Labor Day is so much a part of our culture that we rarely pause to consider its purpose and meaning. Labor Day is often more associated with fairs and a long weekend, than its original meaning -- a celebration of workers.

I asked a few people, “What comes to mind when you think of Labor Day?” They responded . . .

  • the end of the summer
  • the last holiday BBQ
  • back to school
  • football season
  • a day of no labor
  • autumn
  • my mom reminded me that people are not supposed to wear white clothes after Labor Day

It occurred to me that most of us may not know much about this end of the Summer, three day weekend holiday. We know that it recognizes and celebrates our hard-working men and women but not much more. So, I thought that a little history and statistics about Labor Day would be interesting.


There is still some debate as to who first proposed a holiday for workers. Some believe that Peter J. McGuire, general secretary of the Brotherhood of Carpenters and Joiners and a cofounder of the American Federation of Labor, was first in suggesting a day to honor those "who from rude nature have delved and carved all the grandeur we behold." Some believe that machinist Matthew Maguire proposed the holiday in 1882 while serving as secretary of the Central Labor Union in New York, after witnessing the annual labor festival held in Toronto, Canada.

The first celebration of labor in the US, in New York City’s Union Square on September 5, 1882, included a parade of protesting workers who disagreed with the labor conditions of the time. Those of you from Oregon, be proud that your state was the first to declare Labor Day an official state holiday in 1887.

In the summer of 1894, a nationwide railroad strike pitted the American Railway Union (ARU) against the Pullman company and the federal government.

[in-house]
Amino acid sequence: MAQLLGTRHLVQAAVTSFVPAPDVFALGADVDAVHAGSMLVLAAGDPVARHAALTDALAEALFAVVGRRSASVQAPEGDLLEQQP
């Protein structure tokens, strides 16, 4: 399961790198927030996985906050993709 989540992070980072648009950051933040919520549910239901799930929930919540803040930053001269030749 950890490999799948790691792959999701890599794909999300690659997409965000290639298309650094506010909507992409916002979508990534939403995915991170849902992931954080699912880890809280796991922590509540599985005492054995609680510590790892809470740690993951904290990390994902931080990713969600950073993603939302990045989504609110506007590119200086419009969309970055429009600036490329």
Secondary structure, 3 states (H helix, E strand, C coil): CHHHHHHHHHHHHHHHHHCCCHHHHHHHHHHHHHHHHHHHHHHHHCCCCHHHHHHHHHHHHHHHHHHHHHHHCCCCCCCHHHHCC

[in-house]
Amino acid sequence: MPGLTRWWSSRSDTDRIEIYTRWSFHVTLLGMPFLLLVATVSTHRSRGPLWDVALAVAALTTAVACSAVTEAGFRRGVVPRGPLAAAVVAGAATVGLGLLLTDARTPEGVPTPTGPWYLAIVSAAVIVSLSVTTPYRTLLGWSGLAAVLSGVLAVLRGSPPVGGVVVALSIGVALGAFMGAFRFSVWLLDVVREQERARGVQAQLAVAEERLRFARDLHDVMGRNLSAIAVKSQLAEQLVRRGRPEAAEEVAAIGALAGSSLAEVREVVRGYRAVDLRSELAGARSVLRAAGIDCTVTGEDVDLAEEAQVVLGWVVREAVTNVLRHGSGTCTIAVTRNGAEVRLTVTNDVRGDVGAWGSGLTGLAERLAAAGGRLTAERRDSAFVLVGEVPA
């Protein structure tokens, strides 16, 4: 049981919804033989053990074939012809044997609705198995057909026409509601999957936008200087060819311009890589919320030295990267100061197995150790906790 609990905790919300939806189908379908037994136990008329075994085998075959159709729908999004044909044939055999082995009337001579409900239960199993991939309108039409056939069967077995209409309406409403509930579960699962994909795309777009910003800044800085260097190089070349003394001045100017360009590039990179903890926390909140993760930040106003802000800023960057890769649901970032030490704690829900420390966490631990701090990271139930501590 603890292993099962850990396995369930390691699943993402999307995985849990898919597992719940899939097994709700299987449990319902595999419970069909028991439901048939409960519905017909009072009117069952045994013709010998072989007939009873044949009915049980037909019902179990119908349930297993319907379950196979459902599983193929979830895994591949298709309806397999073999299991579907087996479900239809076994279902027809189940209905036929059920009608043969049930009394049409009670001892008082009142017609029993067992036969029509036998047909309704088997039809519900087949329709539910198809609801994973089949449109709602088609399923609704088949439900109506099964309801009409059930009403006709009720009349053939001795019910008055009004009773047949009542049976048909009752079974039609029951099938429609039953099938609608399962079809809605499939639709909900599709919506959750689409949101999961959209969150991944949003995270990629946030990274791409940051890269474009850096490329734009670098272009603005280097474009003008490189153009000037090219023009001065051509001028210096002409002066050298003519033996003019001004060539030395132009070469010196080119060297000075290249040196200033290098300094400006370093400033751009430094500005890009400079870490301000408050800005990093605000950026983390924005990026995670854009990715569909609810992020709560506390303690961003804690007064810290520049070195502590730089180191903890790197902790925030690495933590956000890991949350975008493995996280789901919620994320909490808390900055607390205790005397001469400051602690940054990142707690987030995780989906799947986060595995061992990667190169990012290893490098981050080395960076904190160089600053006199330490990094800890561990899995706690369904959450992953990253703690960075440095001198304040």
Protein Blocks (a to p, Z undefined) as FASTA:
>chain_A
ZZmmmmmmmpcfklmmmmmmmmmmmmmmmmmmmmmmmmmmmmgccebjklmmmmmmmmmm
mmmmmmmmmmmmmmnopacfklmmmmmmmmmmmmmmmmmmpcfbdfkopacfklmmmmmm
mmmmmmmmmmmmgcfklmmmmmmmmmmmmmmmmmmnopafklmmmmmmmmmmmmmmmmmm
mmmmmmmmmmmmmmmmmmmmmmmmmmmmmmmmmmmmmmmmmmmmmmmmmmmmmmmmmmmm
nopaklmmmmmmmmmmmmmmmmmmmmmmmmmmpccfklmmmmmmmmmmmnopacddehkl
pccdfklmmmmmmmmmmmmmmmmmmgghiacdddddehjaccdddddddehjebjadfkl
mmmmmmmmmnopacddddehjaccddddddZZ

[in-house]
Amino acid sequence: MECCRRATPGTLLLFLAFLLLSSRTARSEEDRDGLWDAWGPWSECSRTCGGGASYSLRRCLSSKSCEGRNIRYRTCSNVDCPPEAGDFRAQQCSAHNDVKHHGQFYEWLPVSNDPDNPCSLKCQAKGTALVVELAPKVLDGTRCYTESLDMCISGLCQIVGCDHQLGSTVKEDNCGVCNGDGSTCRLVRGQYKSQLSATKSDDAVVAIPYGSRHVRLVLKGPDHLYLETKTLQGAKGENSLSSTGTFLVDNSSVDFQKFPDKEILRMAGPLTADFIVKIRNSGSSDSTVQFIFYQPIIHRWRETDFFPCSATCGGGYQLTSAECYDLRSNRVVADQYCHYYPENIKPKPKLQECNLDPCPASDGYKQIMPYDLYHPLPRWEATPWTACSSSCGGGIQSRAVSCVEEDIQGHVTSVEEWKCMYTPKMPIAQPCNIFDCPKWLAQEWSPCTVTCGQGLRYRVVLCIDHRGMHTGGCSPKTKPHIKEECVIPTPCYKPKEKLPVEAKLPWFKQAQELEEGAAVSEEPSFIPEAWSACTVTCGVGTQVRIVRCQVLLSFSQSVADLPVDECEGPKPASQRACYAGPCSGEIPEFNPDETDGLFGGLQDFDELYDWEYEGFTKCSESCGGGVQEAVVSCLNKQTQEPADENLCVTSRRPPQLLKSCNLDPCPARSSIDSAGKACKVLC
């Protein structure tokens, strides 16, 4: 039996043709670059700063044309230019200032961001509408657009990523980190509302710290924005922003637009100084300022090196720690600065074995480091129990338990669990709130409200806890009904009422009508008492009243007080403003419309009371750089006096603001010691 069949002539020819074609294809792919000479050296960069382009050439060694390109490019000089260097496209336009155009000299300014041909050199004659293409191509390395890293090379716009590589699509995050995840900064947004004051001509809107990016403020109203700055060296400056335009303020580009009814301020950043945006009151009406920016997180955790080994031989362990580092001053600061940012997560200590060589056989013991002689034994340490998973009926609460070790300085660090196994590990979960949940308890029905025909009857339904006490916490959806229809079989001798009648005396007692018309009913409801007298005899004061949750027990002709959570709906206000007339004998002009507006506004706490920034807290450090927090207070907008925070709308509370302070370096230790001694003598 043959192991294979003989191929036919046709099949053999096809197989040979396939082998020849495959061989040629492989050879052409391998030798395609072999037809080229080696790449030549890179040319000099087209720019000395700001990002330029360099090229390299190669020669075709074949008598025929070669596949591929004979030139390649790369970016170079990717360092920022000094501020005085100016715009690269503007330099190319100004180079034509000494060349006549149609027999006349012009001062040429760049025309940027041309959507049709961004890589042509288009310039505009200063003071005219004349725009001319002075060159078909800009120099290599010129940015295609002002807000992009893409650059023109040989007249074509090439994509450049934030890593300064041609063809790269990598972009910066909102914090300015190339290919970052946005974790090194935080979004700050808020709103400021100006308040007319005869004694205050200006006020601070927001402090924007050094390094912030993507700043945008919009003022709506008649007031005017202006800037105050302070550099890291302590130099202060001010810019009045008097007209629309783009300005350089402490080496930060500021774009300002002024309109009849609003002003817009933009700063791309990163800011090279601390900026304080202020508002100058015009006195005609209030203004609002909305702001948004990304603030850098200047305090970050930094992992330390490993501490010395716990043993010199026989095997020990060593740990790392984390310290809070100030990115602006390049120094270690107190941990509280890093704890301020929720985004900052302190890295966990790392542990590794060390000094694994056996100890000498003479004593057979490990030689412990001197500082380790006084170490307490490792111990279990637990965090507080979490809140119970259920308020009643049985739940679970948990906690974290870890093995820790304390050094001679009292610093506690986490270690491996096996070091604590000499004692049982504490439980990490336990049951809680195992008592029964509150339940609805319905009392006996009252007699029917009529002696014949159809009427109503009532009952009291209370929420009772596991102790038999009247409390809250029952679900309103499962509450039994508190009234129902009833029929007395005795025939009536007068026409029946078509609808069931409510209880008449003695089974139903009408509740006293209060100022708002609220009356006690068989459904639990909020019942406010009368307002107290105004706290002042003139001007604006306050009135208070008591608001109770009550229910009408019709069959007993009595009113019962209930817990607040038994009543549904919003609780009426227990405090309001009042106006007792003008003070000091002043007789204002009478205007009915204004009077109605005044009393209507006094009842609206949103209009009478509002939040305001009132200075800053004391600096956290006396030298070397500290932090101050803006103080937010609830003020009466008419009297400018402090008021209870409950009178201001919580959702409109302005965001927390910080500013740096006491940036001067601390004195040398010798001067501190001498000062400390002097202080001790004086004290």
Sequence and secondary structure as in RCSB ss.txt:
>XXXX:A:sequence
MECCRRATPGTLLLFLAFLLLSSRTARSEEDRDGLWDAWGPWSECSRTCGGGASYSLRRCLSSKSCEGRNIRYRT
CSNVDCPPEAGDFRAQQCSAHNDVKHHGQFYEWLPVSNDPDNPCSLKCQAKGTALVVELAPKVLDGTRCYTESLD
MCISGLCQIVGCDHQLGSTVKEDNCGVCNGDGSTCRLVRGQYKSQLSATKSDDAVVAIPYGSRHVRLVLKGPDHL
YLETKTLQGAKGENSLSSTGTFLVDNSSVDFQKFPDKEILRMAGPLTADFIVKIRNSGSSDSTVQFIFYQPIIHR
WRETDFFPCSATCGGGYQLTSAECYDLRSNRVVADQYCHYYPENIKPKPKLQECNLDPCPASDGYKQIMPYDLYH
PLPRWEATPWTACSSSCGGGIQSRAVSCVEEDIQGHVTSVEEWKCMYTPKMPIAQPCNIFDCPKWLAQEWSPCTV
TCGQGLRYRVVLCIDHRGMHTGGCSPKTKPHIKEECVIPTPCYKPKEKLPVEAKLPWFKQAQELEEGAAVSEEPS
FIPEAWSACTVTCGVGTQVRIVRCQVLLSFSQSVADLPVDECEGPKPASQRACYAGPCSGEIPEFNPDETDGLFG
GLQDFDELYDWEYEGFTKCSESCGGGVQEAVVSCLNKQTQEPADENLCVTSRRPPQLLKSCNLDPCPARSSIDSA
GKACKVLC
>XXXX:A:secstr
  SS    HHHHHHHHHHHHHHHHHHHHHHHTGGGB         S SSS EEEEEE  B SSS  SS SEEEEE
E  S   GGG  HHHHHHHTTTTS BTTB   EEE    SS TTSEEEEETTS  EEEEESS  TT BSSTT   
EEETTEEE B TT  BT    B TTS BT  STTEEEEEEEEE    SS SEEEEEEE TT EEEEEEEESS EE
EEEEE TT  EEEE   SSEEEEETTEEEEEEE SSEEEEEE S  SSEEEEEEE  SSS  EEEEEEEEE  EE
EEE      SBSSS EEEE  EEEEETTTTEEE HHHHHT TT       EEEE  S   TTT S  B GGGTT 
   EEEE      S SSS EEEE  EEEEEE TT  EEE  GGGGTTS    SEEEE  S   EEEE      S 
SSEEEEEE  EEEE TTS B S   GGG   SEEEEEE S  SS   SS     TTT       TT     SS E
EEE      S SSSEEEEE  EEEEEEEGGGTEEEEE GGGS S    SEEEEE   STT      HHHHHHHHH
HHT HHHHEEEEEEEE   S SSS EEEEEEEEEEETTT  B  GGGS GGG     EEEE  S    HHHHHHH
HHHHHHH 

Following the deaths of a number of workers during the Pullman Strike, the United States Congress unanimously voted to approve legislation that made Labor Day, the first Monday in September, a national holiday. President Grover Cleveland signed it into law six days after the end of the strike. By that time thirty states already officially celebrated Labor Day. 

The picture above shows a meat train leaving the Chicago Stock Yards during the strike being escorted by United States Cavalry on July 10, 1894.

Throughout American history, workers had to fight to get better pay, shorter hours and safer working conditions. 

So, what are we celebrating?  

  • 6.5 million teachers
  • 3 million nurses
  • 258,000 firefighters
  • 281,000 chefs and cooks
  • 825,000 farmers and ranchers
  • 96,000 service station attendants
  • 183,000 bakers
  • 286,000 Taxi drivers and chauffeurs
  • over 900,000 law enforcement officers
  • and millions more

 

Of the estimated 155 million workers in the US, 53% are men and 47% are women. About 6 million workers work from home, but the rest commute to work. The average round trip commuting time to work in the US is 50.6 minutes, or 4.2 hours per week, or 8.75 days (210 hours) per year.

We celebrate Labor Day as a tribute to the hard-working men and women whose "labor" helped to build and continue to build our country.

Our Company is extremely fortunate to have a hard-working, passionate and talented family of workers. Labor Day reminds me that without their labor, skill, and dedication, Chagrin Valley Soap & Salve would not exist.

As I celebrate with friends and family I will definitely take some time to think about the contributions and achievements of our country’s workers.

However, you will be celebrating, have a safe Holiday.